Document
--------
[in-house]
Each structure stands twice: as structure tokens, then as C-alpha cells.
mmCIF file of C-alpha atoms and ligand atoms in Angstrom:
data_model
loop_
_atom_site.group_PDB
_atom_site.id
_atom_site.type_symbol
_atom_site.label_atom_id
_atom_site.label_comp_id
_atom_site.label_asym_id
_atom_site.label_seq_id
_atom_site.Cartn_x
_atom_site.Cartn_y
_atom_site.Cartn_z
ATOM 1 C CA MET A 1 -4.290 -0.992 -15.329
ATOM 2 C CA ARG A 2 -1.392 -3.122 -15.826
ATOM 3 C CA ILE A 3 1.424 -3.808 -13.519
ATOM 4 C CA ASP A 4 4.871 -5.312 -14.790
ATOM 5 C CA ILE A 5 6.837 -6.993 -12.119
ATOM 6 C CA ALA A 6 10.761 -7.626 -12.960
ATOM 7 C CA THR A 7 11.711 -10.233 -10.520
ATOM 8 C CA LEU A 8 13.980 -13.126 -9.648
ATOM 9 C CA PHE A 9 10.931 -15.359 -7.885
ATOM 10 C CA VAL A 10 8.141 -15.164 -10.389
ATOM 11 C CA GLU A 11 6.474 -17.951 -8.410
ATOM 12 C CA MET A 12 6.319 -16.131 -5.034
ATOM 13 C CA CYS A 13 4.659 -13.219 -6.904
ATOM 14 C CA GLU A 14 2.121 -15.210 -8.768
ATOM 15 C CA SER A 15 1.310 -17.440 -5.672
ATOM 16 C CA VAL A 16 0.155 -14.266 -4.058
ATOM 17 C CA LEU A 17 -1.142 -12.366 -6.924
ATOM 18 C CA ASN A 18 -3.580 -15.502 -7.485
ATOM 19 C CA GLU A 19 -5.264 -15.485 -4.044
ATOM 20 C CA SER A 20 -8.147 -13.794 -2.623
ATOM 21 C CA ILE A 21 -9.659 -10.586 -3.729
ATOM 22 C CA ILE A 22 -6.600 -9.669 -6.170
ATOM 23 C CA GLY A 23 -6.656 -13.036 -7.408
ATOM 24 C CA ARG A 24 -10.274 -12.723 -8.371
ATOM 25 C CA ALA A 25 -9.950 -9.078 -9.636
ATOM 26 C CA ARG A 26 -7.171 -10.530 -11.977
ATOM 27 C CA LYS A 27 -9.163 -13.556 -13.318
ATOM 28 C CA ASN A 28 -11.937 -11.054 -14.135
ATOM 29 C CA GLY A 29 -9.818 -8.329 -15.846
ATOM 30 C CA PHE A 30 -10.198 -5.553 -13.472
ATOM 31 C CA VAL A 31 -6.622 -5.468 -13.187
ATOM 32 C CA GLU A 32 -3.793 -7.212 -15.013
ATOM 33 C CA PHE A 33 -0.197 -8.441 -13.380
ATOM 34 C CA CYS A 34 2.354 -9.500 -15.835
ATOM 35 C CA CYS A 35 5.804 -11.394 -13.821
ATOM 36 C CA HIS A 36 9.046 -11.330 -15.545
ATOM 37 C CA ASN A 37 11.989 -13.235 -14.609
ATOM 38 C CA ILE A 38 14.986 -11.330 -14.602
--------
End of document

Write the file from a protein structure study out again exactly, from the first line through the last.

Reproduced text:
[in-house]
Each structure stands twice: as structure tokens, then as C-alpha cells.
mmCIF file of C-alpha atoms and ligand atoms in Angstrom:
data_model
loop_
_atom_site.group_PDB
_atom_site.id
_atom_site.type_symbol
_atom_site.label_atom_id
_atom_site.label_comp_id
_atom_site.label_asym_id
_atom_site.label_seq_id
_atom_site.Cartn_x
_atom_site.Cartn_y
_atom_site.Cartn_z
ATOM 1 C CA MET A 1 -4.290 -0.992 -15.329
ATOM 2 C CA ARG A 2 -1.392 -3.122 -15.826
ATOM 3 C CA ILE A 3 1.424 -3.808 -13.519
ATOM 4 C CA ASP A 4 4.871 -5.312 -14.790
ATOM 5 C CA ILE A 5 6.837 -6.993 -12.119
ATOM 6 C CA ALA A 6 10.761 -7.626 -12.960
ATOM 7 C CA THR A 7 11.711 -10.233 -10.520
ATOM 8 C CA LEU A 8 13.980 -13.126 -9.648
ATOM 9 C CA PHE A 9 10.931 -15.359 -7.885
ATOM 10 C CA VAL A 10 8.141 -15.164 -10.389
ATOM 11 C CA GLU A 11 6.474 -17.951 -8.410
ATOM 12 C CA MET A 12 6.319 -16.131 -5.034
ATOM 13 C CA CYS A 13 4.659 -13.219 -6.904
ATOM 14 C CA GLU A 14 2.121 -15.210 -8.768
ATOM 15 C CA SER A 15 1.310 -17.440 -5.672
ATOM 16 C CA VAL A 16 0.155 -14.266 -4.058
ATOM 17 C CA LEU A 17 -1.142 -12.366 -6.924
ATOM 18 C CA ASN A 18 -3.580 -15.502 -7.485
ATOM 19 C CA GLU A 19 -5.264 -15.485 -4.044
ATOM 20 C CA SER A 20 -8.147 -13.794 -2.623
ATOM 21 C CA ILE A 21 -9.659 -10.586 -3.729
ATOM 22 C CA ILE A 22 -6.600 -9.669 -6.170
ATOM 23 C CA GLY A 23 -6.656 -13.036 -7.408
ATOM 24 C CA ARG A 24 -10.274 -12.723 -8.371
ATOM 25 C CA ALA A 25 -9.950 -9.078 -9.636
ATOM 26 C CA ARG A 26 -7.171 -10.530 -11.977
ATOM 27 C CA LYS A 27 -9.163 -13.556 -13.318
ATOM 28 C CA ASN A 28 -11.937 -11.054 -14.135
ATOM 29 C CA GLY A 29 -9.818 -8.329 -15.846
ATOM 30 C CA PHE A 30 -10.198 -5.553 -13.472
ATOM 31 C CA VAL A 31 -6.622 -5.468 -13.187
ATOM 32 C CA GLU A 32 -3.793 -7.212 -15.013
ATOM 33 C CA PHE A 33 -0.197 -8.441 -13.380
ATOM 34 C CA CYS A 34 2.354 -9.500 -15.835
ATOM 35 C CA CYS A 35 5.804 -11.394 -13.821
ATOM 36 C CA HIS A 36 9.046 -11.330 -15.545
ATOM 37 C CA ASN A 37 11.989 -13.235 -14.609
ATOM 38 C CA ILE A 38 14.986 -11.330 -14.602